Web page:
Losing it near the end

On August 22, 1993, just days before the Mars Observer spacecraft was to enter orbit around Mars, it lost contact with the bases here on Earth. The $400 million spacecraft with an estimated overall project cost of $1 billion was designed to study and photograph the Martian surface, but ended in failure. A.S.Ganesh takes a look at a mission that failed just when it was about to succeed…

August 22, 2022 12:11 am | Updated February 24, 2023 11:49 am IST

An artist’s concept image of Mars Observer in orbit around Mars. The spacecraft, however, never made it to the orbit.

An artist’s concept image of Mars Observer in orbit around Mars. The spacecraft, however, never made it to the orbit. | Photo Credit: NASA JPL Wikimedia Commons

Following the success of the Mariner programme in the 1960s and early 70s, the Viking programme was the U.S.’s next foray towards our neighbouring planet, Mars. After the probes Viking 1 and Viking 2 successfully landed on the red planet in 1976, over a decade went by before America’s next mission to Mars. That came in the way of the Mars Observer, which was launched in 1992 and had things going well until its ill-fated end.

The mid 1980s saw a high priority mission to Mars being planned to act and expand on the information already assimilated by the Viking programme. With the preliminary mission goals of studying and taking high-resolution photographs of the Martian surface, the Mars Observer spacecraft was initially to be launched in 1990, before being rescheduled to 1992.

Based on Earth-orbiting spacecraft

Based on a commercial Earth-orbiting communications satellite that had been converted into an orbiter for Mars, the spacecraft was built at a cost of $400 million. The payload was made up of a variety of instruments that included a Gamma Ray Spectrometer (GRS), Pressure Modulator Infrared Radiometer (PMIRR), Thermal Emissions Spectrometer (TES), Mars Observer Camera (MOC), and Mars Balloon Relay (MBR), among others.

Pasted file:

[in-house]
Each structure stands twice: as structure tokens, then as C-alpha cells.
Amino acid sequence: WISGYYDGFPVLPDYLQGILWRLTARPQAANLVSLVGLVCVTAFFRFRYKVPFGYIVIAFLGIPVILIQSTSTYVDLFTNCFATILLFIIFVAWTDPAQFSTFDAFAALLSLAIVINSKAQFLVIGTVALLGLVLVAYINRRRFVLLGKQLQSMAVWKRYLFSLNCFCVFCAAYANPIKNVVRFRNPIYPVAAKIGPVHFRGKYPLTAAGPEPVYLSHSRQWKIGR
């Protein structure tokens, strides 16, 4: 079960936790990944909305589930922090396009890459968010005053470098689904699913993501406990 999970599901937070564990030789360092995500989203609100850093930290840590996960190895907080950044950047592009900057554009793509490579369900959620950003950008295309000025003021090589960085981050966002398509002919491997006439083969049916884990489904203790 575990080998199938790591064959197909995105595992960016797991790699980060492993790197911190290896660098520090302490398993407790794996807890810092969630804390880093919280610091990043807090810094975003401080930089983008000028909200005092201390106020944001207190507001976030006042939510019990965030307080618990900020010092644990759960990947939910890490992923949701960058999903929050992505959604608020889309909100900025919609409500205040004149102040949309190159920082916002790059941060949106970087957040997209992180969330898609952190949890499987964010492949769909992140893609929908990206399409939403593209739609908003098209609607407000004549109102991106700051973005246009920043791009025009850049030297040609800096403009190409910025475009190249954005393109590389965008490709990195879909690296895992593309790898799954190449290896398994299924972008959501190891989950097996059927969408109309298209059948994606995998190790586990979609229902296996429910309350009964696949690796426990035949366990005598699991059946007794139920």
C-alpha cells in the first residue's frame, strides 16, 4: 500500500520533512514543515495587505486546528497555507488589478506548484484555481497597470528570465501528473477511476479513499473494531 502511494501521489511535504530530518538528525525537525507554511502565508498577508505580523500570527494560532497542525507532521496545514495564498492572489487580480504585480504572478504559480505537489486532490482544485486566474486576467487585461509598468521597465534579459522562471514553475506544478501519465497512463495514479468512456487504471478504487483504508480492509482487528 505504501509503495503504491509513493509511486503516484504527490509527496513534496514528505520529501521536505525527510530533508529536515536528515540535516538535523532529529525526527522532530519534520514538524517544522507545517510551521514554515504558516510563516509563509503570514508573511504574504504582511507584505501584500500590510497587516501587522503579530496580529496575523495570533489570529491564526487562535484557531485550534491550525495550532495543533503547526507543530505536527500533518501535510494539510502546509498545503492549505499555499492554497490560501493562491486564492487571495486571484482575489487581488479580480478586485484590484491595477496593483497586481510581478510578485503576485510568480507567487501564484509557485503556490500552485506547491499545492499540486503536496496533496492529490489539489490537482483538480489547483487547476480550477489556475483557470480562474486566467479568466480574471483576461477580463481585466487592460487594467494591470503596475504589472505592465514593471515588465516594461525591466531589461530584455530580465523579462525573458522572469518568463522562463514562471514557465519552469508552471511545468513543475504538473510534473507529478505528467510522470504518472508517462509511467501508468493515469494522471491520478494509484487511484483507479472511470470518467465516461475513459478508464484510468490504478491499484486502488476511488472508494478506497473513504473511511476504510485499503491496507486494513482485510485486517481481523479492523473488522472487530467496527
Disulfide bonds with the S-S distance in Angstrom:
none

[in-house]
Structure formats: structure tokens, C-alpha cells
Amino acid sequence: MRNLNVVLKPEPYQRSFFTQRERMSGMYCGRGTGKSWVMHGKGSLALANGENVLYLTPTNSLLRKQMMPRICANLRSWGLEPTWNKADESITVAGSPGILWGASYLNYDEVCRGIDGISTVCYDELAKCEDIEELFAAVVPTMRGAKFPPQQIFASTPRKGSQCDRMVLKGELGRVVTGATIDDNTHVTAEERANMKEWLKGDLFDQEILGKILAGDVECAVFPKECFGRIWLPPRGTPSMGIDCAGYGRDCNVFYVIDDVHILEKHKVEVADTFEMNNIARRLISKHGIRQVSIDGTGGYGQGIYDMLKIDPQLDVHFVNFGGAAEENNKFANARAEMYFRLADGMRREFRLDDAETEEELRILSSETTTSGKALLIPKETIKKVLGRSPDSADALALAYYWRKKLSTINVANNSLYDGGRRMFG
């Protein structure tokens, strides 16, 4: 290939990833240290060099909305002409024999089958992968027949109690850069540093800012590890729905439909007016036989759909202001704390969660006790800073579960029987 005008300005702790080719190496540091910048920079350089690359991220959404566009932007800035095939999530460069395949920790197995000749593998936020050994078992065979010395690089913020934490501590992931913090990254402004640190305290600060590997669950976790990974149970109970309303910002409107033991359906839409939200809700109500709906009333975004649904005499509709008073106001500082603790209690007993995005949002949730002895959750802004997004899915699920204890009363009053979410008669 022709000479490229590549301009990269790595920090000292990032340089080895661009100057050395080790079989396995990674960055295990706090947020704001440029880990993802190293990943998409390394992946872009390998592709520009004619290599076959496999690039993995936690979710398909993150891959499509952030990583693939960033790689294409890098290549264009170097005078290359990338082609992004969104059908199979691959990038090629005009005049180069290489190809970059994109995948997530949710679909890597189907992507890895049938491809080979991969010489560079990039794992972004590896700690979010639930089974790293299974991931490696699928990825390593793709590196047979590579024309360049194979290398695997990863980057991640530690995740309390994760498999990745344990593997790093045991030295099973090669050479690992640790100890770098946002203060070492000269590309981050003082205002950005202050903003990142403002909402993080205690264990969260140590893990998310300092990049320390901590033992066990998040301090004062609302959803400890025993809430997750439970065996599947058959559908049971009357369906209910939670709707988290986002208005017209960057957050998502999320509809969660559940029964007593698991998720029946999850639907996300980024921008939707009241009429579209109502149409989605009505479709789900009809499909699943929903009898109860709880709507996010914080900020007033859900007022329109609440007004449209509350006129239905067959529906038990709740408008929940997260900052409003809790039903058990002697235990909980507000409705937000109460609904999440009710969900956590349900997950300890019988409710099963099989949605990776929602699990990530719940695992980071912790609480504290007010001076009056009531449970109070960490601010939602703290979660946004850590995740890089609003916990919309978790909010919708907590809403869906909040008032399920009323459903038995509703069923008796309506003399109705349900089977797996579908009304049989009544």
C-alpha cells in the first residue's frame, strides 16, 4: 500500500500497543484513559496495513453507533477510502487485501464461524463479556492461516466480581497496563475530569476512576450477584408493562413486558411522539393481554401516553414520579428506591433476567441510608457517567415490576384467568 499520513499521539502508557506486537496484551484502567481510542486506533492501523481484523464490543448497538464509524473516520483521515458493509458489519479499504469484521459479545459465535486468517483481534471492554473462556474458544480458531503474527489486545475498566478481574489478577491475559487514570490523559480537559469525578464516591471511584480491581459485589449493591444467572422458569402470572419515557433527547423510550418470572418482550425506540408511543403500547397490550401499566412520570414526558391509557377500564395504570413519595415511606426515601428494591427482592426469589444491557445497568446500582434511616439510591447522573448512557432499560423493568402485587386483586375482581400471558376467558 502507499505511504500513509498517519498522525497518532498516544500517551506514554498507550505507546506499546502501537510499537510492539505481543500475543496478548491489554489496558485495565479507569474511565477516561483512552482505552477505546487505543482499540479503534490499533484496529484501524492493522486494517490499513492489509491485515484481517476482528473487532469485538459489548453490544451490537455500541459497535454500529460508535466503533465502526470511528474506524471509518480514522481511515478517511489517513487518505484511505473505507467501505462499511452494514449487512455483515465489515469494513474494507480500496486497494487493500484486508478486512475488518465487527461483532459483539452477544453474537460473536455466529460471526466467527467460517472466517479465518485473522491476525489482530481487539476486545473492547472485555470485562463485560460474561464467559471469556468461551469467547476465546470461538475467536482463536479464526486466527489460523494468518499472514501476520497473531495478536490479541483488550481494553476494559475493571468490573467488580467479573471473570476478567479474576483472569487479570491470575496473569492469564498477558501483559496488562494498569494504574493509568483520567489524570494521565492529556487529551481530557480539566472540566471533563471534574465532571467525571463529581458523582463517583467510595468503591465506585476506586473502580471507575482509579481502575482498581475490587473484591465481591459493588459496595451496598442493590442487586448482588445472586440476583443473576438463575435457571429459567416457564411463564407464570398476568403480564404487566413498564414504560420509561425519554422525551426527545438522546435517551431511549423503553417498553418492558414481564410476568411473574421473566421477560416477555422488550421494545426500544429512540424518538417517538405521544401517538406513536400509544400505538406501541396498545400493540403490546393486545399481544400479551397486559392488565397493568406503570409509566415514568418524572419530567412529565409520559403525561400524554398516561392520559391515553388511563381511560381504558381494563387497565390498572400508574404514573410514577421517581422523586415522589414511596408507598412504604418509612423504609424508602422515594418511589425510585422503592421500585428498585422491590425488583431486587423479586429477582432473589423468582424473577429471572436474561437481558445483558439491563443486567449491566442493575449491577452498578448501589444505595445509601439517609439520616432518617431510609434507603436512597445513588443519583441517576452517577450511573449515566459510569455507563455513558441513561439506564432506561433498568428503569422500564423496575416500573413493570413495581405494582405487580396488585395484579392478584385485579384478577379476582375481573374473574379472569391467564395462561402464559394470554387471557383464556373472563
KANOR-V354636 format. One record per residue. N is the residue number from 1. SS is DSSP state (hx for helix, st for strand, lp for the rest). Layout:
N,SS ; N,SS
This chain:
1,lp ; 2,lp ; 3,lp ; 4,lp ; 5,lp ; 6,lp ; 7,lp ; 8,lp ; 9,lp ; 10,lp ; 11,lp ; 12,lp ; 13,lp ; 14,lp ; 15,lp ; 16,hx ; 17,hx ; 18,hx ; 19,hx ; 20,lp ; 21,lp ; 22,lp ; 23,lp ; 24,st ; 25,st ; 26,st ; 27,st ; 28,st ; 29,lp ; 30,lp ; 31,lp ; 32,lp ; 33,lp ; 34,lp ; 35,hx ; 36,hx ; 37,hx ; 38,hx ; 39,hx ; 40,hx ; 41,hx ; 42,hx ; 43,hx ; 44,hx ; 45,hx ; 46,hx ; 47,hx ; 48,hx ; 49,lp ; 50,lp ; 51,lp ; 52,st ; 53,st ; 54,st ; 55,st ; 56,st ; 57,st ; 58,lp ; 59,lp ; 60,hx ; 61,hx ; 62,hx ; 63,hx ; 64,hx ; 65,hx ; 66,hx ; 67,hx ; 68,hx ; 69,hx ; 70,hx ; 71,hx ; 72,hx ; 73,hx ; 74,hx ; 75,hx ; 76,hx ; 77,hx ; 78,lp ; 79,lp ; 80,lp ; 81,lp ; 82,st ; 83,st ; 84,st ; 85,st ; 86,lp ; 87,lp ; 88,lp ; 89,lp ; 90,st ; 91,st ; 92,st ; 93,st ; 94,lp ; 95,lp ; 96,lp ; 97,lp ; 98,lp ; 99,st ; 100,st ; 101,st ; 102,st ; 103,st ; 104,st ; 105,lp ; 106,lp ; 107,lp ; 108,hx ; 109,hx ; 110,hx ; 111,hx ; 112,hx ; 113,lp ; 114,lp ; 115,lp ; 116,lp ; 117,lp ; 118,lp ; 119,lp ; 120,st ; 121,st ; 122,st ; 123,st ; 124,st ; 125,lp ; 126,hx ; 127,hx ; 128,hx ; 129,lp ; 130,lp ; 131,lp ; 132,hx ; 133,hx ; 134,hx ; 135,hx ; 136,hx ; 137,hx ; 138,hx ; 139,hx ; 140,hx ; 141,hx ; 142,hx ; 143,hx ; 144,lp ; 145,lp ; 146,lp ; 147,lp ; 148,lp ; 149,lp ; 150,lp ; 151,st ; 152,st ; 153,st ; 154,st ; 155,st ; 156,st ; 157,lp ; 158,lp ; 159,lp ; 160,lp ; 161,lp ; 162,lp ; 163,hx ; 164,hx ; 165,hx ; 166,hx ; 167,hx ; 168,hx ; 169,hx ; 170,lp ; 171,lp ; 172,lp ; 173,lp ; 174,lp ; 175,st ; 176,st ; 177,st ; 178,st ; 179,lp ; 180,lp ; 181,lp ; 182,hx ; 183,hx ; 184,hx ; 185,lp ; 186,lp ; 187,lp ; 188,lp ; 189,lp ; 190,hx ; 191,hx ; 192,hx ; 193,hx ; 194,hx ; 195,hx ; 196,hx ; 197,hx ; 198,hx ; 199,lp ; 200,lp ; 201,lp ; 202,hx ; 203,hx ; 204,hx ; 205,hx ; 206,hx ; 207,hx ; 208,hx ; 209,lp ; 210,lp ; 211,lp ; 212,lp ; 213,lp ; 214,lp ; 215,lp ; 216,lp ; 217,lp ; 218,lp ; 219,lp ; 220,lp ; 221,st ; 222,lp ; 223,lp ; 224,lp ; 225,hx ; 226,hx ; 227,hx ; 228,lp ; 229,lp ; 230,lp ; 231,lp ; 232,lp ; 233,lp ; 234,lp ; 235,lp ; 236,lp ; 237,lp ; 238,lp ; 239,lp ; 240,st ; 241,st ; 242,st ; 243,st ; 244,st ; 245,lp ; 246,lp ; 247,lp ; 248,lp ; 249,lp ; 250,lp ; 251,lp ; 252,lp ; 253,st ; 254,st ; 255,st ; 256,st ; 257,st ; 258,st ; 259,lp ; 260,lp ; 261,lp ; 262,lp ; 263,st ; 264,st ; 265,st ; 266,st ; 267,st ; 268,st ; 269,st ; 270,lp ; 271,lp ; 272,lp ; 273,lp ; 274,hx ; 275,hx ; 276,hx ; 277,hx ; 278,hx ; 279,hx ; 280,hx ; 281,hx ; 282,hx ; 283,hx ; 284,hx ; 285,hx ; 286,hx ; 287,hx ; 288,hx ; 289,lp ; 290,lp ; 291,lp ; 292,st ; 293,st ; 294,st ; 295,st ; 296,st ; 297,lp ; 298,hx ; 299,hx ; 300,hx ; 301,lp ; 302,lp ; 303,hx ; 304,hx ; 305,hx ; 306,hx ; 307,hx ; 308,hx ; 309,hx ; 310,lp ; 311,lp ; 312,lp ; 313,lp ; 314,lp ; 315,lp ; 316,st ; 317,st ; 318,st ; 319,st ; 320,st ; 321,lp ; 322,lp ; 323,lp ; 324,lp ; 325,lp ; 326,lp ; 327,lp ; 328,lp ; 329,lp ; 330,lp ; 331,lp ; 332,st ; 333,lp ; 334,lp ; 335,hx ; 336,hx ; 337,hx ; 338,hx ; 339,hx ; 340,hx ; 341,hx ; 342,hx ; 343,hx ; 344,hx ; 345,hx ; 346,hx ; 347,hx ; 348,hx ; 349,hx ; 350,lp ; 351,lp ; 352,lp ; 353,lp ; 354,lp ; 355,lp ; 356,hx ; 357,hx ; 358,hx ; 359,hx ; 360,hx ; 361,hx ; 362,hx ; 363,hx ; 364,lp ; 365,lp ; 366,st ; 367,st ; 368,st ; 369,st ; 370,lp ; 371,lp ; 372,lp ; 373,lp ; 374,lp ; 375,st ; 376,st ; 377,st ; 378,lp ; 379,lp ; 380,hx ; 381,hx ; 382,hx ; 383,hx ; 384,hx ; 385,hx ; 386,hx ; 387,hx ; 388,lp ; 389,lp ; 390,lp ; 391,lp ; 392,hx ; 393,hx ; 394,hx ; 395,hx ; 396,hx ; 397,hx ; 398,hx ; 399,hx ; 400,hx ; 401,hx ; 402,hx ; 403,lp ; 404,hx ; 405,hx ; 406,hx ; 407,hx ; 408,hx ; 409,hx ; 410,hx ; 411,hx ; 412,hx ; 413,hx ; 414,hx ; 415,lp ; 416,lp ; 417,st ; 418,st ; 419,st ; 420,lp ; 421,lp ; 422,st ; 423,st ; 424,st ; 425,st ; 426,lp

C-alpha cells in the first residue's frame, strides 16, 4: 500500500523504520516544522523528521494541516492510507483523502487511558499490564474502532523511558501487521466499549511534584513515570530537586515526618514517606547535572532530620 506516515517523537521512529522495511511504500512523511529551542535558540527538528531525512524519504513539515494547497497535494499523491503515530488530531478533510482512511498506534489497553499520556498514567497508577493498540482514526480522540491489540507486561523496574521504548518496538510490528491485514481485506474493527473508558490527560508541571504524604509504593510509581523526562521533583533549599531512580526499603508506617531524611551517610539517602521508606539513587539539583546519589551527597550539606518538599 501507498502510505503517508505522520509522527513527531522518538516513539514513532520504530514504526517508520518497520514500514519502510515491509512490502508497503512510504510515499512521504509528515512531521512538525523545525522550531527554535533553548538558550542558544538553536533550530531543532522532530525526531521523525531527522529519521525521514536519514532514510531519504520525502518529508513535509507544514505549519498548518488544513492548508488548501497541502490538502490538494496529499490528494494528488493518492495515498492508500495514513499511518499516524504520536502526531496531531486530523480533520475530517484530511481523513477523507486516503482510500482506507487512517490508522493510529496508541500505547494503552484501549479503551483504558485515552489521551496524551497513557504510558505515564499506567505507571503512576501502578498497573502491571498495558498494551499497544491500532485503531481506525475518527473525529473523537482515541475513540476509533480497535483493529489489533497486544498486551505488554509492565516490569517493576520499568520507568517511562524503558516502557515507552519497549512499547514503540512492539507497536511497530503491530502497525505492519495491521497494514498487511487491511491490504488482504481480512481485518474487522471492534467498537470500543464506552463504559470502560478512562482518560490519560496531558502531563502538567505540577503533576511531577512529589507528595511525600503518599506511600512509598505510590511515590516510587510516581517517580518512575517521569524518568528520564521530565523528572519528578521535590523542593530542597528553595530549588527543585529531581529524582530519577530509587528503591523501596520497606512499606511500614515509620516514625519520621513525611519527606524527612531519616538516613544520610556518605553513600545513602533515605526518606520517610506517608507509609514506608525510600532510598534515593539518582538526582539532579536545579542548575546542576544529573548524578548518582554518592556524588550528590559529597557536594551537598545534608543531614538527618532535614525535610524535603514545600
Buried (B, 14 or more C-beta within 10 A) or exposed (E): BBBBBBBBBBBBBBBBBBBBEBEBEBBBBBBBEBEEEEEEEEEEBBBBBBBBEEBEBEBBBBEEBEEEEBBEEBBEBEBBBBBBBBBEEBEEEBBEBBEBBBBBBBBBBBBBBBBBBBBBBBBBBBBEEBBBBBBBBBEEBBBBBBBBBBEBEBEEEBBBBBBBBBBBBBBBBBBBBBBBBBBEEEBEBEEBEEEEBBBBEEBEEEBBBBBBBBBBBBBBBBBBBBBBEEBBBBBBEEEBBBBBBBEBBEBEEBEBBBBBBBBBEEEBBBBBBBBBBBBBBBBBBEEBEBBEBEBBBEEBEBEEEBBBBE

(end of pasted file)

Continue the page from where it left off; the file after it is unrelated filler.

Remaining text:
The specific objectives of the mission were to find out the elemental characteristics of the Martian surface; defining Mars’ topography and gravitational field; establishing the nature of Mars’ magnetic field; finding out the distribution and sources of dust and volatile material over a seasonal cycle; and exploring the Martian atmosphere. The MBR was designed to receive information from the planned Mars Balloon Experiment to be carried by a Russian mission for retransmission back to Earth.

The Mars Observer was expected to achieve all this by orbiting the planet for one Martian year (687 Earth days), giving it a chance to observe the planet through the different seasons. The science instruments in the payload were thus designed to study the geology, climate, and geophysics of Mars.

Contact lost

Liftoff of Titan III rocket carrying NASA’S Mars Observer spacecraft.

Liftoff of Titan III rocket carrying NASA’S Mars Observer spacecraft. | Photo Credit: NASA

Following a successful launch on September 25, 1992, Mars Observer was scheduled to perform an orbital insertion manoeuvre 11 months later on August 24, 1993. Just days before it, however, on August 22, 1993, communication was lost with the spacecraft even as it was preparing to enter orbit.

When the Mars Observer failed to respond to messages radioed by the ground controllers here on Earth, further efforts to communicate were made – once every 20 minutes. Even though they were met with silence, further attempts were made, less regularly, until the mission was declared a loss on September 27, 1993 and no further attempts to contact were made after that.

Propulsion system failure

In 1994, an independent board from the Naval Research Laboratory announced their findings regarding the failure. They suggested that the most probable cause of the communications failure must be a rupture of the fuel pressurisation tank in the propulsion system of the spacecraft.

This is one of the few images sent by the Mars Observer, taken about a month before the planned orbit insertion. Captured on July 27, 1993, the image shows Mars.

This is one of the few images sent by the Mars Observer, taken about a month before the planned orbit insertion. Captured on July 27, 1993, the image shows Mars. | Photo Credit: NASA JPL

Regardless of what the reason was, an estimated cost of $1 billion, which included the price of the spacecraft along with the costs of space shuttle launching and processing of scientific data, was lost. While the science instruments were reflown on two other orbiters, Mars Global Surveyor and 2001 Mars Odyssey, there is no telling if Mars Observer followed the automatic programming to go into Mars orbit, flew by the planet, or even if it continues to operate.

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